Rat intravenous self-administration studies play a critical role in drug abuse liability testing as they evaluate the reinforcing effects of drugs and provide a measure of the motivational or drug-seeking properties of compounds in man. Thus, rats will self-administer drugs that are rewarding in man such as heroin, cocaine and nicotine.
Drug abuse is an enormous public health issue. The efficacy of novel treatments for substance use disorders can be determined using the rat intravenous self-administration procedure. The test drug is given repeatedly once robust operant responding to the positive reinforcer has been established and its effects on various aspects of the intravenous administration of the drug of abuse are investigated:
We have validated the model using the mu-opioid agonist, remifentanil, and buprenorphine, a mu-opioid partial agonist, which is an established substitution therapy for opioid addiction.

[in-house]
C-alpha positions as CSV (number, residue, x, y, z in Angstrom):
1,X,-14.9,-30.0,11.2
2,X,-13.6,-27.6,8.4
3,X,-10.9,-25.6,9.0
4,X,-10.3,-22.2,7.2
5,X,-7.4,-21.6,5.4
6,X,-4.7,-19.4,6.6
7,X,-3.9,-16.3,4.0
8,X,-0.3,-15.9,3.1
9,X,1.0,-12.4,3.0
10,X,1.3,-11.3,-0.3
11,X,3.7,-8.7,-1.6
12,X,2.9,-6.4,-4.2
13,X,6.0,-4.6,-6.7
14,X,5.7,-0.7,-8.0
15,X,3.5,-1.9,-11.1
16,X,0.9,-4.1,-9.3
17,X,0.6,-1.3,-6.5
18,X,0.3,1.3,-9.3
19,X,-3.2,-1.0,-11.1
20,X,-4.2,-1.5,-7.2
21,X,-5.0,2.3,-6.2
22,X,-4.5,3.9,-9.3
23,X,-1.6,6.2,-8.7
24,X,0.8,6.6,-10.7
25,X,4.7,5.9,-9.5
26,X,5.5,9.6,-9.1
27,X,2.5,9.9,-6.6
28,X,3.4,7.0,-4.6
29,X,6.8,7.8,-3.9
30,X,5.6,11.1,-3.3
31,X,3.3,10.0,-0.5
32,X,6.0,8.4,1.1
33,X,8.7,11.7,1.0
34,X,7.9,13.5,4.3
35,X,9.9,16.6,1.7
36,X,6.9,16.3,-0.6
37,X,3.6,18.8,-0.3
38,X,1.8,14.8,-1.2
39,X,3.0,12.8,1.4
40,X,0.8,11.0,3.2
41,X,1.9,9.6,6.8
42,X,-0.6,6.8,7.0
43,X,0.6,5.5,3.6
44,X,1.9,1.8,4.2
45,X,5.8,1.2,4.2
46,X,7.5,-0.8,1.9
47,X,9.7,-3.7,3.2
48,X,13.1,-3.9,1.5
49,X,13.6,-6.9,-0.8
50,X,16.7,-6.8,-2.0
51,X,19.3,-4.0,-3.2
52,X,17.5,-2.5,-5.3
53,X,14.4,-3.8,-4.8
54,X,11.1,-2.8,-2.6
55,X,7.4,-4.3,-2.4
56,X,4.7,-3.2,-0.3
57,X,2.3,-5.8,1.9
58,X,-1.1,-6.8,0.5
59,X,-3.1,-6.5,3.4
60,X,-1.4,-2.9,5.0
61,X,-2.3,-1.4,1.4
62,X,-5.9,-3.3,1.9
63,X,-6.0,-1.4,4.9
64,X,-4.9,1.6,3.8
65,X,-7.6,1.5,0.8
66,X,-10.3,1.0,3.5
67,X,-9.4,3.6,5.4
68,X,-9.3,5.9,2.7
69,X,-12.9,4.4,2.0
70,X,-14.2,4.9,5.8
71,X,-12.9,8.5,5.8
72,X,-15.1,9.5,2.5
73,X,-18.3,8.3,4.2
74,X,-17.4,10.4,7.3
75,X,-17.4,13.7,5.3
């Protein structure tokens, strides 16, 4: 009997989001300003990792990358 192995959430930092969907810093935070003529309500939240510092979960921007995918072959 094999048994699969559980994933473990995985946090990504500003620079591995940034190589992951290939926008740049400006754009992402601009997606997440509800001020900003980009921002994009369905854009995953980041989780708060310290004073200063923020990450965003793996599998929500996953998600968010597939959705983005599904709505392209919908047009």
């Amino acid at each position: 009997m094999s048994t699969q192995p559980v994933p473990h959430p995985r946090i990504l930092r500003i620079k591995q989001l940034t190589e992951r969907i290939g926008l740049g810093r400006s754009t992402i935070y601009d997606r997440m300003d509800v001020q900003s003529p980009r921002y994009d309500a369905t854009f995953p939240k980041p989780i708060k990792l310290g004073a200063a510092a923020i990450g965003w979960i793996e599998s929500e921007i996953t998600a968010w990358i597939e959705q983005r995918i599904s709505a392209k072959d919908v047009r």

Prevention of relapse is essential for the successful treatment of substance use disorders. Drug-seeking behaviour can be triggered by re-exposure to the drug or to environmental cues associated with drug-taking. Intravenous self-administration can also be used to investigate drug-primed and/or cue-induced reinstatement of drug-seeking behaviour in rats. We have validated this model of relapse to drug-seeking behaviour using cocaine and heroin.
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